Article  Google Scholar 

  15. SOLVD Investigators. Effect of enalapril on mortality and the development of heart failure in asymptomatic patients with reduced left ventricular ejection fractions: N Engl J Med 1992 Sep 3; 327(10): 685–91

    Article  Google Scholar 

  16. Packer M, Poole-Wilson PA, Armstrong PW, et al. Comparative effects of low and high doses of the angiotensin-converting enzyme inhibitor, lisinopril, on morbidity and mortality in chronic heart failure: ATLAS Study Group. Circulation 1999 Dec 7; 100(23): 2312–8

    PubMed  Article  CAS  Google Scholar 

  17. Cleland JG, Erhardt L, Murray G, et al. Effect of ramipril on morbidity and mode of death among survivors of acute myocardial infarction with clinical evidence of heart failure: a report from the AIRE Study Investigators. Eur Heart J 1997 Jan; 18(1): 41–51

    PubMed  CAS  Google Scholar 

  18. Remme WJ, Swedberg K. Guidelines for the diagnosis and treatment of chronic heart failure. Eur Heart J 2001 Sep; 22(17): 1527–60

    PubMed  Article  CAS  Google Scholar 

  19. Veterans Administration Co-Operative Study Group on Antihypertensive Agents. Racial differences in response to low-dose Captopril are abolished by the addition of hydrochlorothiazide. Br J Clin Pharmacol 1982; 14 Suppl. 2: 97S–101S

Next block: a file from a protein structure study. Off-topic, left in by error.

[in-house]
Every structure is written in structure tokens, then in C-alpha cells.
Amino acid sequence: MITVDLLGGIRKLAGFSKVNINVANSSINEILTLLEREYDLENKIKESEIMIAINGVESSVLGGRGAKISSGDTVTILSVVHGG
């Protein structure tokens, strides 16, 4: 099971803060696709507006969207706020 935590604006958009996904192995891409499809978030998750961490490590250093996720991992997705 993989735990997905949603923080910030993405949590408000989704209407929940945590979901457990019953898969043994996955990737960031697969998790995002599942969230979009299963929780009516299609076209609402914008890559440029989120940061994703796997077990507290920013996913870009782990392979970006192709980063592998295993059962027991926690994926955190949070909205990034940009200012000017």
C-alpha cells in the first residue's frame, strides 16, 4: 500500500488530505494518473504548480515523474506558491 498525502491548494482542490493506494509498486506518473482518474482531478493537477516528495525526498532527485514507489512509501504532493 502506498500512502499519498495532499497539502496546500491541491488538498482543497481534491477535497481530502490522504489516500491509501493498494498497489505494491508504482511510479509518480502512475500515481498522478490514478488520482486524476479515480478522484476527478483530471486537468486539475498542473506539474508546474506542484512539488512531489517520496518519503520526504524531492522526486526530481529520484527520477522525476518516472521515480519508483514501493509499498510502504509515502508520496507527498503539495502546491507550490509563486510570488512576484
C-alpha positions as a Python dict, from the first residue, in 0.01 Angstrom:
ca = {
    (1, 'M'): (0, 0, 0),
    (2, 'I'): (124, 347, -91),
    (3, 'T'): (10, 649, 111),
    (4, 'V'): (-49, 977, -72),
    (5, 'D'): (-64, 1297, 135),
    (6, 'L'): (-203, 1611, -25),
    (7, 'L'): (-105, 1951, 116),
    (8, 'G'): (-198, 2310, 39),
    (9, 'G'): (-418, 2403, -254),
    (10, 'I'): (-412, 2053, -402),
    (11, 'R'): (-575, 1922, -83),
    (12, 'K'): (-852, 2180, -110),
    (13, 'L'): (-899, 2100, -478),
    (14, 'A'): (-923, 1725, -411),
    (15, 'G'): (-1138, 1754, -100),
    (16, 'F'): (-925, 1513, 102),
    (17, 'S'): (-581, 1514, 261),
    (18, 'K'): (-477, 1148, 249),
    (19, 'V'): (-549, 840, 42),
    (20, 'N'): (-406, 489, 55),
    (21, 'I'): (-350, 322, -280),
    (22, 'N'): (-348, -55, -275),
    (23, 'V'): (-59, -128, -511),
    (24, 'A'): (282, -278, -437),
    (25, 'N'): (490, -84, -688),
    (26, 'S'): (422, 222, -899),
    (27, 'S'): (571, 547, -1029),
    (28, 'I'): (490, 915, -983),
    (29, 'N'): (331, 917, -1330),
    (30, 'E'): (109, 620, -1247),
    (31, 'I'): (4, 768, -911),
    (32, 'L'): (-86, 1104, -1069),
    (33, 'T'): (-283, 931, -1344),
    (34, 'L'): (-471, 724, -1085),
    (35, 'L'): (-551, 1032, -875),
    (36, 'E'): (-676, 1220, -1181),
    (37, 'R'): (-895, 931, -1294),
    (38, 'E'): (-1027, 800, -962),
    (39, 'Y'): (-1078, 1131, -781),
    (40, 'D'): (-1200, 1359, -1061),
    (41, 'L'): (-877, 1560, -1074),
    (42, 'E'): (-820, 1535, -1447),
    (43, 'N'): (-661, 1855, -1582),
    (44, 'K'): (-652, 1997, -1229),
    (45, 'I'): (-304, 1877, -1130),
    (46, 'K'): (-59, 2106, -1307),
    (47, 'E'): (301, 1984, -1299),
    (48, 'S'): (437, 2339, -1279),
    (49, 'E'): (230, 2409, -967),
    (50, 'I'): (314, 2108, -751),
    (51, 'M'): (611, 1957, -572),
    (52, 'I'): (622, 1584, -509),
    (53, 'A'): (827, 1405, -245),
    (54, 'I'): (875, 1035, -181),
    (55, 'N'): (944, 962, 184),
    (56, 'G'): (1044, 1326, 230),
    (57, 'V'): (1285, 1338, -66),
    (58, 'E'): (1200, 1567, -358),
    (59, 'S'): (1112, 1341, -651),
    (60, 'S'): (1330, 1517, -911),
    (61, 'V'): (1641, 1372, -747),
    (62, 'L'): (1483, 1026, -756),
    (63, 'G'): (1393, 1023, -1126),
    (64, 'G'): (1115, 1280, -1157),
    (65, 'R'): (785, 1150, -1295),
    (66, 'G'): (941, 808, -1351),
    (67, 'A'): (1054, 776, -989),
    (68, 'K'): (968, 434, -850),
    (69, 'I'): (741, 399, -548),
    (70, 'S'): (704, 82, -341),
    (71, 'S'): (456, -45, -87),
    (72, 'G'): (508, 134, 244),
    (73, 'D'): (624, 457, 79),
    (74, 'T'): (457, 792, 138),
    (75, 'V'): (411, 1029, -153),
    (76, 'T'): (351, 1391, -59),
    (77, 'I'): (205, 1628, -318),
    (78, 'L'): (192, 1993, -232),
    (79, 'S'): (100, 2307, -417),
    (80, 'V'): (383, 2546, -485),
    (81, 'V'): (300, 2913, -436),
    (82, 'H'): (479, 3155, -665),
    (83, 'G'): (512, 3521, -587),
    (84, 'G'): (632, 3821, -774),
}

Article  Google Scholar 

  20. Prisant LM, Neutel JM, Ferdinand K, et al. Low-dose combination therapy as first-line hypertension treatment for blacks and nonblacks. J Natl Med Assoc 1999 Jan; 91(1): 40–8

    PubMed  CAS  Google Scholar 

  21. Cappuccio FP, Markandu ND, Singer DR, et al. Amlodipine and lisinopril in combination for the treatment of essential hypertension: efficacy and predictors of response. J Hypertens 1993 Aug; 11(8): 839–47

    PubMed  Article  CAS  Google Scholar